Mar 18, 2022
about 4 min read
How global tech firms are supporting Ukraine
Ukraine has positioned itself as a digital powerhouse in recent years, with a number of multinational corporations exploiting the country's robust IT outsourcing industry or establishing their own facilities.
As Russia invades Ukraine, IT groups around the world are stepping in to support those who live and work there.
Most certainly, the most substantial assistance provided by IT businesses to Ukraine is their decision to stop selling in Russia.
Many big companies, on the other hand, are making direct donations and/or matching employee contributions to Ukrainian relief efforts.
Let's see how these digital behemoths react to the invasion and what they have done to help Ukraine.
As the Russian invasion of Ukraine continues to wreak havoc on Ukrainians, some US businesses are coming up with novel solutions to assist individuals who have been harmed by the conflict.
Thousands of Airbnb members have booked stays in Ukraine, while having no intention of ever traveling, in order to provide money to locals in need swiftly.
Airbnb's CEO, Brian Chesky, said that the company's activities in Russia and Belarus had been suspended.
Mr. Chesky announced last 2 weeks that his firm would work with hosts to accommodate up to 100,000 Ukrainians who had been forced to evacuate their homes, and that all booking costs in the nation would be waived or at the deepest discount.
In addition, Airbnb.org, the philanthropic arm of the room-rental corporation, is teaming up with organizations to evaluate hosts and refugees, as well as provide $1 million in liability insurance, $1 million in damage protection, and other services.
"We are profoundly worried about Russia's invasion of Ukraine and stand with all those who are suffering as a result of the bloodshed," Apple stated in a statement.
Apple has gone a long way beyond Google in terms of innovation. Apple has stopped all product sales in Russia, as well as restricted Apple Pay and other services.
Outside of Russia, RT and Sputnik have been removed from the Apple App Store.
In Ukraine, the business has also blocked both traffic and live occurrences on Apple Maps as a safety and precautionary step for Ukrainian residents" in response to fears that Russia may strike gatherings of big crowds.
Tim Cook, Apple's CEO, stated, "We're doing all we can for our teams there and will be supporting local humanitarian efforts. I am thinking of the people who are right now in harm's way and joining all those calling for peace."
"The Russian invasion of Ukraine is both a tragedy and a humanitarian disaster in the making" Google stated in a statement.
The business has upgraded its Search and Maps services in Ukraine to give notifications to UN resources for those looking for information on refugees and asylum seekers.
Google and its charitable arm, Google.org, revealed on Tuesday that they had donated a total of $15 million in cash and advertising assistance to support groups serving the people of Ukraine, according to Kent Walker, the company's president for global affairs.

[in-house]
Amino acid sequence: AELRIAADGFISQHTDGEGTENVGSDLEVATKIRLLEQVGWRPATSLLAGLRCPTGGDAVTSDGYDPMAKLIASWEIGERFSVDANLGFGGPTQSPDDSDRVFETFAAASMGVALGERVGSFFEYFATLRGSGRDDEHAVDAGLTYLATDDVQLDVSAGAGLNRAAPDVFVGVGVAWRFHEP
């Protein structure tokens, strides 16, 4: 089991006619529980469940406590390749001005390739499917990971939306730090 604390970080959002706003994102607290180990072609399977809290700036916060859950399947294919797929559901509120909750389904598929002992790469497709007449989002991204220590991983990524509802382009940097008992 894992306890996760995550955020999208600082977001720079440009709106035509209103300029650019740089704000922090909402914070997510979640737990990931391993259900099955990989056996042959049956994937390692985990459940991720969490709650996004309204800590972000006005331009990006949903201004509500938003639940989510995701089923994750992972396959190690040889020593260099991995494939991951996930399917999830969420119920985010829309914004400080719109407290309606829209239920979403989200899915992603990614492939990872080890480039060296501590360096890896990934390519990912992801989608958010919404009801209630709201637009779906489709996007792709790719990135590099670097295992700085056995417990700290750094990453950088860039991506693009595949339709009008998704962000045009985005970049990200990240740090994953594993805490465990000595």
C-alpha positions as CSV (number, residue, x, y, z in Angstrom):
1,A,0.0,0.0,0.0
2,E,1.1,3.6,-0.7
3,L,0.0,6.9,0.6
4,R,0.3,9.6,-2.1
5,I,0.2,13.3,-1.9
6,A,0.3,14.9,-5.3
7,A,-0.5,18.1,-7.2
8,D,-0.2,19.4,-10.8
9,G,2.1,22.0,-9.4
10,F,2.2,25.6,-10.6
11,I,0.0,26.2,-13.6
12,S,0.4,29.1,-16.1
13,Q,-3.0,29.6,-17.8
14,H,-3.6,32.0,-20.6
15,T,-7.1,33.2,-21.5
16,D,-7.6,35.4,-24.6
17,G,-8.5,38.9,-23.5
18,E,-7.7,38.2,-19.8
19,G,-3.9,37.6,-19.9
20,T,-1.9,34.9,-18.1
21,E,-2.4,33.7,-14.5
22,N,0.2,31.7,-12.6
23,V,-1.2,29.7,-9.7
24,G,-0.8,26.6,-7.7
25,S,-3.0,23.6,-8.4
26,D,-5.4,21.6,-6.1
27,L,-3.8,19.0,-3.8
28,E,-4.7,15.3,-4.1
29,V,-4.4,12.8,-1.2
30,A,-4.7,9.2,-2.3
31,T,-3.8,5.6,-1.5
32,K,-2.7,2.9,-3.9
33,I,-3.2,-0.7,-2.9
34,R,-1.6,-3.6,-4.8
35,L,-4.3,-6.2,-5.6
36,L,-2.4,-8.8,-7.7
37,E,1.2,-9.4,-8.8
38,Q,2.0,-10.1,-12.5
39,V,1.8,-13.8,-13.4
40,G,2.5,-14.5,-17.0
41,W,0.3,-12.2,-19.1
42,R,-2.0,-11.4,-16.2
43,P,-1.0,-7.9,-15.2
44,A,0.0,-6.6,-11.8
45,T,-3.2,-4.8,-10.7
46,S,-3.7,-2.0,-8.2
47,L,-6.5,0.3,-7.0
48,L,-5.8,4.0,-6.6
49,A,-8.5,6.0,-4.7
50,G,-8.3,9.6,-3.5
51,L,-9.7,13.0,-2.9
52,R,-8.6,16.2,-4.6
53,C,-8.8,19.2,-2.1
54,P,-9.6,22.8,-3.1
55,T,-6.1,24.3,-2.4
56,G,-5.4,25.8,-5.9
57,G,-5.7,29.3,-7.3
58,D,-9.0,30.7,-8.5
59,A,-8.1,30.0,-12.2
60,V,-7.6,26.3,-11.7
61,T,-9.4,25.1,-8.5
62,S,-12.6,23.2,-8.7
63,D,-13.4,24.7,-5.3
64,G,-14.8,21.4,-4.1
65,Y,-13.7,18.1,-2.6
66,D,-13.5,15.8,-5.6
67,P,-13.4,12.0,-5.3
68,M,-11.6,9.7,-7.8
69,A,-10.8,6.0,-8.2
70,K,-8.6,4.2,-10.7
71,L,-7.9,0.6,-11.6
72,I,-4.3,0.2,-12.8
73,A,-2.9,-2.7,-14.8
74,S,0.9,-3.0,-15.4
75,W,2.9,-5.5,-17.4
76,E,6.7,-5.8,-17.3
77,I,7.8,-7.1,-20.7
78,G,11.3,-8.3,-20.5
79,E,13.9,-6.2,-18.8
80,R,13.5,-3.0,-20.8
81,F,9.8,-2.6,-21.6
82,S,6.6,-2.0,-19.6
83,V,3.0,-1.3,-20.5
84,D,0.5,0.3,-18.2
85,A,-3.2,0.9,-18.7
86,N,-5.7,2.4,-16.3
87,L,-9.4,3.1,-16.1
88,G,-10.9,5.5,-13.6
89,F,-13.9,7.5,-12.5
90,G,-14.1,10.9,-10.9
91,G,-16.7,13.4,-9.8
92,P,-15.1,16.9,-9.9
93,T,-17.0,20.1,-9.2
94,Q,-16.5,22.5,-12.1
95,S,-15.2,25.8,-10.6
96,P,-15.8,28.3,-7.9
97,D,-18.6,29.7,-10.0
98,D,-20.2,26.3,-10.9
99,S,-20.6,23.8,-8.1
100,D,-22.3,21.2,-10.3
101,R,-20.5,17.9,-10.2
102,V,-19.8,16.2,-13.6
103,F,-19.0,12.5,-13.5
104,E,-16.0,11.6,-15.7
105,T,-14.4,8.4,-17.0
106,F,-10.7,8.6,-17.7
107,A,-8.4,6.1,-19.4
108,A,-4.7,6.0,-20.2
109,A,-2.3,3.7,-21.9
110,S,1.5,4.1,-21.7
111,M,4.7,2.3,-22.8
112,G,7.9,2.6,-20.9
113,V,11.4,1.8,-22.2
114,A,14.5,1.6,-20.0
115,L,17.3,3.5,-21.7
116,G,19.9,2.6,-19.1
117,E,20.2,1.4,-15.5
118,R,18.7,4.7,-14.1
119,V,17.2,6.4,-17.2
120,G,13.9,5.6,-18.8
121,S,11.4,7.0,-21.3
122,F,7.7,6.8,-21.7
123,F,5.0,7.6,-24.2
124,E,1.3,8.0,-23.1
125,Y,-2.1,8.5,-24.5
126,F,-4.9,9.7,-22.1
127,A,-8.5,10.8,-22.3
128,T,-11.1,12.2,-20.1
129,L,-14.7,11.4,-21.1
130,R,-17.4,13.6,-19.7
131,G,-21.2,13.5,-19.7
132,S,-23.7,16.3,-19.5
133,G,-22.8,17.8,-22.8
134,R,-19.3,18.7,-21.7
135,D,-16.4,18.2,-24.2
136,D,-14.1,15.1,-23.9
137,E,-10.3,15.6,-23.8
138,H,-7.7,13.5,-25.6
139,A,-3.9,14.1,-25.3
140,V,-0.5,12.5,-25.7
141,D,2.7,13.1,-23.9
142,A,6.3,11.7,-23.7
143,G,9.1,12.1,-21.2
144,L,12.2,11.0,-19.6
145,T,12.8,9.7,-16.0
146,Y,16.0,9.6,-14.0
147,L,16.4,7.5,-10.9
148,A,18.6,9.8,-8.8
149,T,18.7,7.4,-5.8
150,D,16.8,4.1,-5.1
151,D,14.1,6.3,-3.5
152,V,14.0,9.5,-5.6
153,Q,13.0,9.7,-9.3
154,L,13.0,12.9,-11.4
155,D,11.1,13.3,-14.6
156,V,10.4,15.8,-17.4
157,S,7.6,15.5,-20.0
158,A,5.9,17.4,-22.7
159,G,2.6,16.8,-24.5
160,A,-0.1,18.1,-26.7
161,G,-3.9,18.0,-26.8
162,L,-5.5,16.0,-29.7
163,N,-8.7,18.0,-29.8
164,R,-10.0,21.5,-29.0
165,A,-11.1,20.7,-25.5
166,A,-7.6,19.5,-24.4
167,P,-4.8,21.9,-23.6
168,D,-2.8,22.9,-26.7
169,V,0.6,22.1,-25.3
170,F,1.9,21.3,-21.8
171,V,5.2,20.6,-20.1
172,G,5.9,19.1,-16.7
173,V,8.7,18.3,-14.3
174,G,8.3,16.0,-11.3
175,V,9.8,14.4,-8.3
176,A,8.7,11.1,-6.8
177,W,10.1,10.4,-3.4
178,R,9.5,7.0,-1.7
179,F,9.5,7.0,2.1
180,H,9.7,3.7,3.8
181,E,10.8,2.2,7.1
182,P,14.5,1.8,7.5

Sundar Pichai, the firm's CEO, also declared on Monday that the business will donate $10 million to humanitarian relief groups and will "open our venues to serve Ukrainian refugees in Poland."
Just like Apple, Google also deactivated a function that displays traffic conditions in its widely used Maps app, a move that might make navigation more difficult for the Russian troops.
On Sunday, Meta, Facebook's parent company, revealed that it had shut down a network established by Russian and Ukrainian citizens that targeted Ukraine and violated the company's policy on "organized inauthentic activity."
In a tweet, Meta's global relations director, Nick Clegg, a former UK deputy prime minister, stated: “We have received requests from a number of governments and the EU to take further steps in relation to Russian state-controlled media. Given the exceptional nature of the current situation, we will be restricting access to RT and Sputnik across the EU at this time,”
Furthermore, the firm has announced that it would provide $5 million in cash to different UN agencies and organizations, including the International Medical Corps, as well as $10 million in ad credits to assist nonprofits generate funds on its platforms.
The business also announced the creation of a special operations center with fluent Russian and Ukrainian speakers to monitor Facebook and report difficulties in real time.
Microsoft has aided in the field of cybersecurity. On February 24, it helped prevent a potential Russian cyber strike in Ukraine.
Furthermore, Microsoft has prohibited access to both RT and Sputnik in the European Union and has banned all ads from both stations throughout its ad network.
The company stated that it has been detecting and advising the Ukrainian government about cyber threats aimed against the country's digital infrastructure, and that it will continue to do so.
Additionally, the firm also stated that it is devoted to the safety of its workers in Ukraine. And that it is in continual communication with them to provide assistance in a variety of ways, including to those who have had to evacuate for their lives or safety.
These methods of support, hands down, cost a lot of money. However, it's not the time to count the dimes.
Our Golden Owl firm also wishes to make a small contribution to businesses who are suffering from personnel shortages and facing the challenges of upcoming cyber assaults.
In addition, we will also deduct 20% profit from each service you use from us to donate to families, people, and groups that are battling to survive this grueling conflict every day. Please contact us at https://goldenowl.asia/contact-us